Like Water for Earth 

Water is essential for life. And life on Earth as we know it hinges on our collective ability and commitment to safeguard and preserve the purity of water – a vital resource that unites us all.  

This Earth Day, we spotlight three researchers from the University of Florida’s Engineering School of Sustainable Infrastructure & Environment who are at the forefront of water research, as they examine innovative solutions and pressing challenges to protect, preserve and restore our precious water resource. 

Protecting Water with Sentinels on the Coast 

Brian Phillips
Brian M. Phillips, Ph.D., P.E., associate professor in civil and coastal engineering

The 2020 Atlantic hurricane season was a historical, recording-breaking season, with an unprecedented number of storms forming and hitting landfall in the United States. The National Oceanic and Atmospheric Administration  recorded an all-time high of 30 named storms, in which 11 made landfall in various areas in the nation. Forrest J. Masters Ph.D., P.E., professor in civil and coastal engineering, and Brian M. Phillips, Ph.D., P.E., associate professor in civil and coastal engineering, saw this as a missed opportunity to capture the worst wind and wave conditions, which could inform emergency management agencies, coastal communities, and the government, on properly preparing for and managing storm recovery. With the support of UF and industry sponsors, Masters, Phillips, and a team of researchers created the first design for a Sentinel, a weather station designed to be installed directly on the beach to monitor extreme coastal weather events.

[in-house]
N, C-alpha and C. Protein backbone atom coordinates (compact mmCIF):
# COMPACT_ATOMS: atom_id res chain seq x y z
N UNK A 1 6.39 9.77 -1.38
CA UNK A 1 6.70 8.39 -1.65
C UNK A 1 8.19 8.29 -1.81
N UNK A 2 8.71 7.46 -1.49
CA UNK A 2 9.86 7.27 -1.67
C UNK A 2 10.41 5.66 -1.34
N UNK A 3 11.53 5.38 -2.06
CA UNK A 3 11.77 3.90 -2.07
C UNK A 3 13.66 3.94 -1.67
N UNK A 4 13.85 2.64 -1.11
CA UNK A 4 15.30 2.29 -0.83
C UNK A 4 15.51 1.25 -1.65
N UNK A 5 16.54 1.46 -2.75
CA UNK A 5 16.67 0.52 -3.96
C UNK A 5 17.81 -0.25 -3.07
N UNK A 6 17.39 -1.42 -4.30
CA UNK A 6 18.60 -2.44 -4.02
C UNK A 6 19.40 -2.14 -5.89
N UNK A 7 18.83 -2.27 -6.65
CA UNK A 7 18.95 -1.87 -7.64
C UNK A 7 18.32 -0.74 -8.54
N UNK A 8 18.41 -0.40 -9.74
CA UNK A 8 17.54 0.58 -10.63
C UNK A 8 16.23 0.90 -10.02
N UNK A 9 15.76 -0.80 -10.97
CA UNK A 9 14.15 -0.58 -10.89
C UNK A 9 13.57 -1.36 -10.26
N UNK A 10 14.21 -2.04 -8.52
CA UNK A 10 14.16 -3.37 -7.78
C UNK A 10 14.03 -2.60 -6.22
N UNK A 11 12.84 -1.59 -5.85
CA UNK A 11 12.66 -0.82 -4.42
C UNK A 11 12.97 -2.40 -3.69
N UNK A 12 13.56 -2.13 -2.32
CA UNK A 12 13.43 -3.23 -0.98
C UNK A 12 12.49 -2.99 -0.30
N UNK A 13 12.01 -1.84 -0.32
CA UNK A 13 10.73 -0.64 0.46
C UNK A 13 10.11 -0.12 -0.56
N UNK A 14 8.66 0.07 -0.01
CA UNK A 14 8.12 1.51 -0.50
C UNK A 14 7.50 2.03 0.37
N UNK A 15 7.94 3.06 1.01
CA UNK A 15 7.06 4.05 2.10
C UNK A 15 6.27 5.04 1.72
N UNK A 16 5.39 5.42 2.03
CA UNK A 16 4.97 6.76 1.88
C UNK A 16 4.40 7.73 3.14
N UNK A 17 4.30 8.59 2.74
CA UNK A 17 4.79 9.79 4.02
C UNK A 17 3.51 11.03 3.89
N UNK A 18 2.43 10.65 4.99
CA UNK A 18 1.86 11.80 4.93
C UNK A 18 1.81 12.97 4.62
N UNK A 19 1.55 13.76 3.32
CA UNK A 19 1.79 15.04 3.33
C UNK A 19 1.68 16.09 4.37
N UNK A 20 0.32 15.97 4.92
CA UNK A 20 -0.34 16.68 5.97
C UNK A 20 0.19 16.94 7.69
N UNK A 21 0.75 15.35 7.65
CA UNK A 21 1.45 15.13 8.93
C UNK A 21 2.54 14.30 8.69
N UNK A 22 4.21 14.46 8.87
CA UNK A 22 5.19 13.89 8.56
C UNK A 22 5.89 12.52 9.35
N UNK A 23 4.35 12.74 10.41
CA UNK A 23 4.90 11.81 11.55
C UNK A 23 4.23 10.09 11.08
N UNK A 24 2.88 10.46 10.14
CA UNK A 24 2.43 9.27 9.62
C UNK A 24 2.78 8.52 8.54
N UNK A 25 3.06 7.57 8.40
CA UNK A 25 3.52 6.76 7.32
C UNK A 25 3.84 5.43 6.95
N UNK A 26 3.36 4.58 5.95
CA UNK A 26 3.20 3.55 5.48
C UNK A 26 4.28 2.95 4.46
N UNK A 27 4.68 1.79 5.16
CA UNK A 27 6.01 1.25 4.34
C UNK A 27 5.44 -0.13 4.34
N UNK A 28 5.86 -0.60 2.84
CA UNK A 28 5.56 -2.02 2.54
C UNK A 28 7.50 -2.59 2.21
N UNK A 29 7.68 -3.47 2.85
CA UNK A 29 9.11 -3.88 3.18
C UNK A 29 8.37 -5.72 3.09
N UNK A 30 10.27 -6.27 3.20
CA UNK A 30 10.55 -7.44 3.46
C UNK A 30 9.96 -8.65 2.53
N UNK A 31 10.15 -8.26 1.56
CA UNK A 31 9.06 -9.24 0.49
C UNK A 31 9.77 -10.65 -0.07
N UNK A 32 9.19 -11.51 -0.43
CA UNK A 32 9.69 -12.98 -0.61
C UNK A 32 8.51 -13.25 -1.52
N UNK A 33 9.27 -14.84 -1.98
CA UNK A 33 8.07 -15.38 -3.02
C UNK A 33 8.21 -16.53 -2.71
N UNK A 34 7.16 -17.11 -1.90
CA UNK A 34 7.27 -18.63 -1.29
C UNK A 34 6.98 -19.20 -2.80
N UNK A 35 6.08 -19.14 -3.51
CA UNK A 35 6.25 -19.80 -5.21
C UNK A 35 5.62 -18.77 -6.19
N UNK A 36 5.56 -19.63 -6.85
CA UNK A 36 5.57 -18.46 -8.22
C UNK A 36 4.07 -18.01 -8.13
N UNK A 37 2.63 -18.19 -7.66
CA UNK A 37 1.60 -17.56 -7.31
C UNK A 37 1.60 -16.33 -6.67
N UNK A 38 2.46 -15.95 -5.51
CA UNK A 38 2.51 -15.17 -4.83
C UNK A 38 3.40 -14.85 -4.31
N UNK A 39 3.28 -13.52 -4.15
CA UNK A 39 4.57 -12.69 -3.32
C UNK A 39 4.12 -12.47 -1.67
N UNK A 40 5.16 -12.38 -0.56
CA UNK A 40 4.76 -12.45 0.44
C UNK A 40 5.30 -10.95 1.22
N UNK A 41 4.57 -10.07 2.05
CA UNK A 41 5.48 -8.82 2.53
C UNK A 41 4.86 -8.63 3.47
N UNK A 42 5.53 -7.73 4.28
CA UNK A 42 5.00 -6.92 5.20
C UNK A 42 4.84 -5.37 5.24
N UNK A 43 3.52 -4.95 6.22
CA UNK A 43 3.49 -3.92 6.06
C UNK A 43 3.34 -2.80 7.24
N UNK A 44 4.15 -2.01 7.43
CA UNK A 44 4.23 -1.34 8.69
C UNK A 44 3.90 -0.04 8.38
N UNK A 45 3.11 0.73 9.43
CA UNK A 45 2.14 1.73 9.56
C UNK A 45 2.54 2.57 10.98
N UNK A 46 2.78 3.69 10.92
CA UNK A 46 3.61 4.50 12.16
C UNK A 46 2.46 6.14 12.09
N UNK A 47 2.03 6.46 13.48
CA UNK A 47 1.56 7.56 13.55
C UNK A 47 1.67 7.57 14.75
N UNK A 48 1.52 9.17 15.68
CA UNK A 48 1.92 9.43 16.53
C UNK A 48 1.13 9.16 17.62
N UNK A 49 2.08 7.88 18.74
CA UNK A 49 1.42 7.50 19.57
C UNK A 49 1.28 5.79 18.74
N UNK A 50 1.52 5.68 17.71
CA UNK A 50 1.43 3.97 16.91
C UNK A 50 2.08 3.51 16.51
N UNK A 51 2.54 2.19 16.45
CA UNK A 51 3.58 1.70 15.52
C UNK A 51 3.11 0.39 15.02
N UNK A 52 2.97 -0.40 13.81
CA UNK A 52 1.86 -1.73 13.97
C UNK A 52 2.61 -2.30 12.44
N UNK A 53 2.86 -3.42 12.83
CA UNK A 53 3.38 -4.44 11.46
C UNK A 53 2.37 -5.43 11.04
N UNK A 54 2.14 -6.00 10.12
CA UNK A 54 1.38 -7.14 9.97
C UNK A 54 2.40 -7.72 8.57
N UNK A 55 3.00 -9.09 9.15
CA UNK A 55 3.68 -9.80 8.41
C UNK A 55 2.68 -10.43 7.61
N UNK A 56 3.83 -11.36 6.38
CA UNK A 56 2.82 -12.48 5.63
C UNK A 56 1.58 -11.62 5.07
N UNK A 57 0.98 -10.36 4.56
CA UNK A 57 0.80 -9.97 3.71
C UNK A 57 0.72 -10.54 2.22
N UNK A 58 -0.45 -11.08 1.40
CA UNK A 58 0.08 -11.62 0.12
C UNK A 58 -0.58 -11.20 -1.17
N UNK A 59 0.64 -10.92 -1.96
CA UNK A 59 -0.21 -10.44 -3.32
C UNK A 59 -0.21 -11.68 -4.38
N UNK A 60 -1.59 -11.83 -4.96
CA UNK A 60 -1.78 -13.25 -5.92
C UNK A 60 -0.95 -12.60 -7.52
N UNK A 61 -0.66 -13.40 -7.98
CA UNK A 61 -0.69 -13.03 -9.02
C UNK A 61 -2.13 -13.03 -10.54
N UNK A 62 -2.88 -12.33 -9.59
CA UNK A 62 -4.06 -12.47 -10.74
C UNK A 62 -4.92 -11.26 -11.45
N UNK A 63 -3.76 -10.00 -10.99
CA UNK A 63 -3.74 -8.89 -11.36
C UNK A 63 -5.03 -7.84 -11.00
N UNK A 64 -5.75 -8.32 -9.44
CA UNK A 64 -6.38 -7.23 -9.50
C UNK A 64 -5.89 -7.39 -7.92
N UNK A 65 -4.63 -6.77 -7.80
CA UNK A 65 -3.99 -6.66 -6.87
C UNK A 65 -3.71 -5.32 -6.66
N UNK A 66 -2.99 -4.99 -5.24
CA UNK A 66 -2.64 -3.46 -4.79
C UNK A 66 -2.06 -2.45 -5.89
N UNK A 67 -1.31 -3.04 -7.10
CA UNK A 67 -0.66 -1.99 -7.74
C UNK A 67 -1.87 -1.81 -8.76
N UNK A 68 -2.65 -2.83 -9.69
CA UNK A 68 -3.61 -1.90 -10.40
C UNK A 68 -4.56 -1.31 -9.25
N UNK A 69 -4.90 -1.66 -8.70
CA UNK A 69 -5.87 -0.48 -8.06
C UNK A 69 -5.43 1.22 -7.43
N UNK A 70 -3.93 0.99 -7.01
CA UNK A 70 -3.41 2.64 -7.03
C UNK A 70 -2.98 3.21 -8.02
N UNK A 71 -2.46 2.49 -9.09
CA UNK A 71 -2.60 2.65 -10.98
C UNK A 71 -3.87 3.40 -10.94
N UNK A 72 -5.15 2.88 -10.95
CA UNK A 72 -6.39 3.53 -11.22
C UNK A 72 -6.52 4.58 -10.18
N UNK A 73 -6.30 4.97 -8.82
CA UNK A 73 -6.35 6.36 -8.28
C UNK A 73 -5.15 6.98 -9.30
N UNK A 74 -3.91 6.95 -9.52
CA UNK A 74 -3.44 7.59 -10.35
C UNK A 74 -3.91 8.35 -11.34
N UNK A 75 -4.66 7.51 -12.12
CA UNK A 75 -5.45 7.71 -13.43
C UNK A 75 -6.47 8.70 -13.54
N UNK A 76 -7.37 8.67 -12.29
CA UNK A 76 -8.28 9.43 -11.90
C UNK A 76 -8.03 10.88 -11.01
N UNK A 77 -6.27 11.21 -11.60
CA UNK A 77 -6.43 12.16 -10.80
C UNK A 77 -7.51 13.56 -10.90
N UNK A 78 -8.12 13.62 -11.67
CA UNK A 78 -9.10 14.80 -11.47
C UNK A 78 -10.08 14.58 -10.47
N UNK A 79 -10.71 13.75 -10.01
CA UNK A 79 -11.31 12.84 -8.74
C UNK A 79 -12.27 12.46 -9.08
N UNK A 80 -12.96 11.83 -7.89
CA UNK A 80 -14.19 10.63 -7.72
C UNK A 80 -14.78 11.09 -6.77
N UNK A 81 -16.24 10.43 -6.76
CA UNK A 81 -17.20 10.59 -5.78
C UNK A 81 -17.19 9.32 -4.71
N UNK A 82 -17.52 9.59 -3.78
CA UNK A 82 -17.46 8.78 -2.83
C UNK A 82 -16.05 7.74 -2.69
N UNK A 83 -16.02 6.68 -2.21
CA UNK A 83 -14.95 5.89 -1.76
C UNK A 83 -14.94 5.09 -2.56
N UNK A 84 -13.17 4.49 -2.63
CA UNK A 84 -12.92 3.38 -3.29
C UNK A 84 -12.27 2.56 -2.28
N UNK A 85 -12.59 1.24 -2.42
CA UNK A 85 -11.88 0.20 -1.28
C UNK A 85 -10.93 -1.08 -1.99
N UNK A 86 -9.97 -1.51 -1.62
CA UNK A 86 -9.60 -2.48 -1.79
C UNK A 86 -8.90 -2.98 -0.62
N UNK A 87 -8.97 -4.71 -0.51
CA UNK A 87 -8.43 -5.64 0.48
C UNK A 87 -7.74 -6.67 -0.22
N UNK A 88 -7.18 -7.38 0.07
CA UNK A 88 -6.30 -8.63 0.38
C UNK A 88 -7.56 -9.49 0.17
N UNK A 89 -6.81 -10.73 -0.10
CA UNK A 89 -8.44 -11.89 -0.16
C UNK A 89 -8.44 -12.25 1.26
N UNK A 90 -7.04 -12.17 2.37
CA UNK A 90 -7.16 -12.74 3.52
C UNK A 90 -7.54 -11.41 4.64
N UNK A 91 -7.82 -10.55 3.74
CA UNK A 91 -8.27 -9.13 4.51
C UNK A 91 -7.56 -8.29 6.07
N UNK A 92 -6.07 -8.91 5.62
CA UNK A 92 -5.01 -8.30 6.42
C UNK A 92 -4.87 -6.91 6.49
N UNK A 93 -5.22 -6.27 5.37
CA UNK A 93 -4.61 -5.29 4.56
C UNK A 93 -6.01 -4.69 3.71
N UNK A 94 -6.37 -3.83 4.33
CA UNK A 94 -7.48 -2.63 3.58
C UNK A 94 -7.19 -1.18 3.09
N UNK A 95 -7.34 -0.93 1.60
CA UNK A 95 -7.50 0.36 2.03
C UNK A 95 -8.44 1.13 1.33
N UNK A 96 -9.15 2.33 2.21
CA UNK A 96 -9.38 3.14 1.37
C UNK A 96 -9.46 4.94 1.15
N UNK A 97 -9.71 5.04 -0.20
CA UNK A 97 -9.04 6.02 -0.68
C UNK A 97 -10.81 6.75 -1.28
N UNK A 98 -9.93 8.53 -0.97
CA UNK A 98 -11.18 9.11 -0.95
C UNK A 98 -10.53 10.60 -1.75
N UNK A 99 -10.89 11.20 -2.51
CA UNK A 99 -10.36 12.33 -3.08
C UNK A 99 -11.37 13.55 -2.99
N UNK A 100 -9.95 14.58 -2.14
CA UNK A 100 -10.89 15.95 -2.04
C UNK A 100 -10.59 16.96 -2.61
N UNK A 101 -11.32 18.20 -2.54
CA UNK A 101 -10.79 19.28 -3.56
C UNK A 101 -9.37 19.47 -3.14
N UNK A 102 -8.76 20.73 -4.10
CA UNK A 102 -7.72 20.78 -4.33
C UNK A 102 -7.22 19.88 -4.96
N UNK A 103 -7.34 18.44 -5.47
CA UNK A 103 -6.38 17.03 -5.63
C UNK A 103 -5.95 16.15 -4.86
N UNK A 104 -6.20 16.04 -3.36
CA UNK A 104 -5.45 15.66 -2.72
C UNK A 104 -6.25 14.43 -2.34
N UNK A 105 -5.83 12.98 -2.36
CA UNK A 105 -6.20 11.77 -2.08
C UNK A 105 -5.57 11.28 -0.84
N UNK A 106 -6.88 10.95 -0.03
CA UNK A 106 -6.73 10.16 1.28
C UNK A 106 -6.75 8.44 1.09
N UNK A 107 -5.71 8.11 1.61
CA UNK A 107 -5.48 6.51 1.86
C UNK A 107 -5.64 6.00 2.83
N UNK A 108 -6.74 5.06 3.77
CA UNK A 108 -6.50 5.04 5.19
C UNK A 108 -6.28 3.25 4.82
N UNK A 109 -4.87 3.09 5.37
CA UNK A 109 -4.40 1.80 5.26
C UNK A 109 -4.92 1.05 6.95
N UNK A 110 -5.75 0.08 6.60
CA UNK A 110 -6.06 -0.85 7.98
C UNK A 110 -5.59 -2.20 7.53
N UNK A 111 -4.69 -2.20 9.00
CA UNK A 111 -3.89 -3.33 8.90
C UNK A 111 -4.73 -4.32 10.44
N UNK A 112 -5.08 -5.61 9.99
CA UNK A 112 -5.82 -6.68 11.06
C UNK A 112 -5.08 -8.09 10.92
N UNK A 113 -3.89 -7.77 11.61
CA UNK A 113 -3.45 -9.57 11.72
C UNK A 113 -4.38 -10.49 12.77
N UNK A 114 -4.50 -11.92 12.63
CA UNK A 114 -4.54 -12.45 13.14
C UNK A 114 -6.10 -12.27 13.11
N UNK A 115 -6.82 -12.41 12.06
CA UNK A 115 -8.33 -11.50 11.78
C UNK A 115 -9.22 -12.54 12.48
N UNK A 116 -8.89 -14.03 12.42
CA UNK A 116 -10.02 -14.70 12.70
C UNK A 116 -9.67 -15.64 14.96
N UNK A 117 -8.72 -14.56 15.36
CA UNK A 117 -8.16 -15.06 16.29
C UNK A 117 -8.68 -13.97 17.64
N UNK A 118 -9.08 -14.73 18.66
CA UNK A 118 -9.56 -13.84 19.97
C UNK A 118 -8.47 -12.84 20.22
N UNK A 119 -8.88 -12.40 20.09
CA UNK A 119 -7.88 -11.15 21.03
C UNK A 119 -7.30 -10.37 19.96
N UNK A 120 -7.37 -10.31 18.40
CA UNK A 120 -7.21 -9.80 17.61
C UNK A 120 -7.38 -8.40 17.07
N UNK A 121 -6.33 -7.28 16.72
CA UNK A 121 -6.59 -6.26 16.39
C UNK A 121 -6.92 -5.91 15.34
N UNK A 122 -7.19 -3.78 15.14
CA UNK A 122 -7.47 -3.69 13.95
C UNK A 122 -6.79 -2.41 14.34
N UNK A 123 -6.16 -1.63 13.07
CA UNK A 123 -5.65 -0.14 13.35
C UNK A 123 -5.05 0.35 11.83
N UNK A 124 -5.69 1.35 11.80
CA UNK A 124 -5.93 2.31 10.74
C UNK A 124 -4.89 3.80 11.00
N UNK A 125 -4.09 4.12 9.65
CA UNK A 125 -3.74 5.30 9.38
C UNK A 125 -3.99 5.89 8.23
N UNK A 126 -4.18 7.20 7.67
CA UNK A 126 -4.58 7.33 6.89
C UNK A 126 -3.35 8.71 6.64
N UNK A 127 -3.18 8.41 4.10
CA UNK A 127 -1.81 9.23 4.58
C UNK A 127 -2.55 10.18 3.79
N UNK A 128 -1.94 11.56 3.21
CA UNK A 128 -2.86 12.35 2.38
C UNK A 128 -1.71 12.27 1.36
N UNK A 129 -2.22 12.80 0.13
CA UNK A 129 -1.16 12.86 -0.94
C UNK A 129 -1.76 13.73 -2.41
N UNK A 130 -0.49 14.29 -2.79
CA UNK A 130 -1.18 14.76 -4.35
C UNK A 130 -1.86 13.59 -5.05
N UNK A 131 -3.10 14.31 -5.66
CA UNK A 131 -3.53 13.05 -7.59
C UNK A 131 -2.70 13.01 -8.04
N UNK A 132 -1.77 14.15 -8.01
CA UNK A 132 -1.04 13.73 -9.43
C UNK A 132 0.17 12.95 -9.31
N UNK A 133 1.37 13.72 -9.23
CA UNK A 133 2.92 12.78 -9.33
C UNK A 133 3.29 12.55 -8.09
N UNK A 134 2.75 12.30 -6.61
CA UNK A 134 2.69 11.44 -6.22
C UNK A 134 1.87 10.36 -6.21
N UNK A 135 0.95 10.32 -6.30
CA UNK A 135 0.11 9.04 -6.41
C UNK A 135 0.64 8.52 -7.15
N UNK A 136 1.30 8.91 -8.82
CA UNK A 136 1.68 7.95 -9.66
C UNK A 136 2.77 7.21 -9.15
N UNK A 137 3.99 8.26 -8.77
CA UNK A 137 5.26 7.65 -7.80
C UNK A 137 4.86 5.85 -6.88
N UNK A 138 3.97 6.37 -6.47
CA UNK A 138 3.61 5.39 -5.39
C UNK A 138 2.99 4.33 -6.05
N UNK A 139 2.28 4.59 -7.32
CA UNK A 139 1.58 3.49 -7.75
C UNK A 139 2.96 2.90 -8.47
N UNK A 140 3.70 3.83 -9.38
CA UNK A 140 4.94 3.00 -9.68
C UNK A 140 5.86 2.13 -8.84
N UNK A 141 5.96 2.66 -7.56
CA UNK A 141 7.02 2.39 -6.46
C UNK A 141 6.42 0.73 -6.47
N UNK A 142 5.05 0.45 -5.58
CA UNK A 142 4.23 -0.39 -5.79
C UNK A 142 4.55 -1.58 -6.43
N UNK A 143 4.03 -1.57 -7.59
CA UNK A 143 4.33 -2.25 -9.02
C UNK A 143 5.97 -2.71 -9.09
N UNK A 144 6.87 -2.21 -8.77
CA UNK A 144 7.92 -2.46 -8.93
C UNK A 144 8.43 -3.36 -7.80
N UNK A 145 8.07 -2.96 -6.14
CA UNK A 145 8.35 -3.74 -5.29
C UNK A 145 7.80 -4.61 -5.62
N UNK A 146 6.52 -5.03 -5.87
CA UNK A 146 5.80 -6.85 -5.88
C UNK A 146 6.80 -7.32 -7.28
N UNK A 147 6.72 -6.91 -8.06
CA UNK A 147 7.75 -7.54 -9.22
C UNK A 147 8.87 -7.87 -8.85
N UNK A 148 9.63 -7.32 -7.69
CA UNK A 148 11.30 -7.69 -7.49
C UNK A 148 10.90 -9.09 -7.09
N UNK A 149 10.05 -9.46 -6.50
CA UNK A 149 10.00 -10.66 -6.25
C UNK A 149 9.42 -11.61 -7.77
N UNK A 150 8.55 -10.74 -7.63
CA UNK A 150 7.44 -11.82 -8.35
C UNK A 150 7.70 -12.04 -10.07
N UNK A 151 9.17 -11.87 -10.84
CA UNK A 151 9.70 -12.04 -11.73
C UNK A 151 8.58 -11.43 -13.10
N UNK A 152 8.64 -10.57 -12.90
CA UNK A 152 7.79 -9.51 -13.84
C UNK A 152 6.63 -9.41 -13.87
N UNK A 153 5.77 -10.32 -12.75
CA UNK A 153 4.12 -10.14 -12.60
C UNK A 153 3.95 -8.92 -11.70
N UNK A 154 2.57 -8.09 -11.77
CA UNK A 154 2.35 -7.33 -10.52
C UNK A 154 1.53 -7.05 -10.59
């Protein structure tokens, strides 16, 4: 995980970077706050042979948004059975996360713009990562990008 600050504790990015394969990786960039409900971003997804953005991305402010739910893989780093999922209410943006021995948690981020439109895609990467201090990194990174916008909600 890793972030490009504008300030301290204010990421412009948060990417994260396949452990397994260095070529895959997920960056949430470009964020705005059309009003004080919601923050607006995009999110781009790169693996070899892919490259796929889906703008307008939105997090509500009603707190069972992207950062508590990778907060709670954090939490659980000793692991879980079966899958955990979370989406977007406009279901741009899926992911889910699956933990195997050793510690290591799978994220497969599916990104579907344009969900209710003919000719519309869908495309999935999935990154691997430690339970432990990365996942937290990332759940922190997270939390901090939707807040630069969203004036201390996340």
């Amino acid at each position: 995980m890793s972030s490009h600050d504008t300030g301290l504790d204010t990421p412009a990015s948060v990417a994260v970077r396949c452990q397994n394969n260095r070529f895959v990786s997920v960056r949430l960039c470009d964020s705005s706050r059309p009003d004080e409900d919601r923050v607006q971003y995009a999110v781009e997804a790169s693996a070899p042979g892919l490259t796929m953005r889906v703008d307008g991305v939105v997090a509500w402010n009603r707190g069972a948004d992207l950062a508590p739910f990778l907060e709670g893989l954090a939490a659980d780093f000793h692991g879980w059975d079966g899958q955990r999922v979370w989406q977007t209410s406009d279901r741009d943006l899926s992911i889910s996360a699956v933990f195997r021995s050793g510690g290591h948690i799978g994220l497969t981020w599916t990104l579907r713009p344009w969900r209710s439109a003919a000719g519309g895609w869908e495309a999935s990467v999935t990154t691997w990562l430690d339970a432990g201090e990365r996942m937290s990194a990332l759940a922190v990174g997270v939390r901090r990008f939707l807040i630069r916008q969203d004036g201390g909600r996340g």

With a National Science Foundation Major Research Instrumentation award that he and his team received in 2022, Phillips began looking into enhancing the design of Sentinels. Sentinels are advanced monitoring stations that collect data on wind, storm surge, waves, and water quality before, during and after a hurricane makes landfall. Sentinels stand 33 feet tall to collect unobstructed wind measurements and relay data back to UF in real-time. The stations are directly anchored into the beach using 20-foot-piles installed days before a hurricane makes landfall to ensure they capture the worst conditions. The NSF award supports the construction of additional Sentinel units and the addition of water quality sensors, among other new instruments, to support a variety of coastal research projects. The short-term goal is to build eight Sentinels to cover a wider swath of the impacted coastline.